For Alvin Roth, joint winner of the 2012 Nobel prize for economics, studying the economy is about finding real-life solutions for real-life questions and never more so than in a revolutionary new system to match kidney donors with patients.
Roth and fellow laureate, the mathematician, Lloyd Shapley, have seen their groundbreaking work used in such diverse areas as matching up employers with job seekers, doctors with residency programs, and students with schools.
But arguably its greatest impact has been matching kidney donors to patients in a system that was first applied in New England hospitals under the New England Program for Kidney Exchange (NEPKE), a scheme Roth helped found in 2004-2005.
The computerized pairing of groups of donors and patients that Roth’s models inspired has revolutionized the way kidney transplants are handled in the United States and has actually increased the possible number of transplants.
Throughout the United States nearly 2,000 patients have received kidneys under the system developed on Roth and Shapley’s models that would otherwise not have received them, according to Ruthanne Hanto, who has worked with Roth since 2005 after being co-opted to manage NEPKE.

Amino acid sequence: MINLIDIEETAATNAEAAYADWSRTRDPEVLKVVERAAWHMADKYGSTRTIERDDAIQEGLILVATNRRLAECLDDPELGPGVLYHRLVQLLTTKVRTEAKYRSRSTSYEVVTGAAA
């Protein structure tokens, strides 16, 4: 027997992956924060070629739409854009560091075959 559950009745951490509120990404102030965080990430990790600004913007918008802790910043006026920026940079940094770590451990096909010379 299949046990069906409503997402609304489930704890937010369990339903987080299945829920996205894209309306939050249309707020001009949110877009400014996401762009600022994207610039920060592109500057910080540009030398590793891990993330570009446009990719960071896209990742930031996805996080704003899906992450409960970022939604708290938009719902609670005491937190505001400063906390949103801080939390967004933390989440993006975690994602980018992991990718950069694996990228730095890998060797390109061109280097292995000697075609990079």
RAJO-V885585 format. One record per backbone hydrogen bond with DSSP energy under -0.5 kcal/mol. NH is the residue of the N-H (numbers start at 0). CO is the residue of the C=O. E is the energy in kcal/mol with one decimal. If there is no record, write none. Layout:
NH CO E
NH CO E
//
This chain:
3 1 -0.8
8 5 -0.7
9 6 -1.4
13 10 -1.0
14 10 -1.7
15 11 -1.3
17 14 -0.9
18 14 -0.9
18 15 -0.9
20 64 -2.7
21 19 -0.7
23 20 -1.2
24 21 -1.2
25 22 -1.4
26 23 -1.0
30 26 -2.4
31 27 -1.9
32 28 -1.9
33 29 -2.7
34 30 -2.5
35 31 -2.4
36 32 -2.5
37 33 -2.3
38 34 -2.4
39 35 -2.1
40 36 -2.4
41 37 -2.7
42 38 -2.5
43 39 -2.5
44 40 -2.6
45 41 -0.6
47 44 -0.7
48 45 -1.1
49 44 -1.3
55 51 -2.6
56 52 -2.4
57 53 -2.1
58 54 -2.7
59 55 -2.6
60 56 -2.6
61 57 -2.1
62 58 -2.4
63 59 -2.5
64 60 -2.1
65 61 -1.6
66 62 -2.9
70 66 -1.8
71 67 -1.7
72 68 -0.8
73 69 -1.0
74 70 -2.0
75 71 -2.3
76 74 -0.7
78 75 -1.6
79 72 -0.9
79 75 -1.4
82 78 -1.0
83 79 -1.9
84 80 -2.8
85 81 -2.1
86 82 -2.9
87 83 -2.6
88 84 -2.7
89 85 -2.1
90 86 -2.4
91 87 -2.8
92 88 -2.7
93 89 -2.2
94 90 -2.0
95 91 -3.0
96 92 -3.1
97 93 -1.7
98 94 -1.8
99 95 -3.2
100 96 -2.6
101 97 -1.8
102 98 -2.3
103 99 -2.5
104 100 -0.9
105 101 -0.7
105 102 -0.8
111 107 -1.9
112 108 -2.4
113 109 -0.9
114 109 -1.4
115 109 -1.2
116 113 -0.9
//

In 2003, the year before the system was implemented, there were just 19 kidney transplants from live donors in the United States nationally, said Hanto. That number rose to 34 when the system was introduced in 2004. Last year it reached 443.
“The majority have been done with some kind of computer matching,” said Hanto, who is now project manager of the United Network for Organ Sharing (UNOS), a national kidney matching organization that NEPKE operations were folded into.
UNOS administers a kidney pared donor program for the Organ Procurement and Transplantation Network, a public-private partnership established in 1984 that links all of the professionals involved in the donation and transplantation system.
“He (Roth) had a hand in having these nearly 2000 transplants occurring in some form, because without his initial work none of the others would have been able to follow,” said Hanto.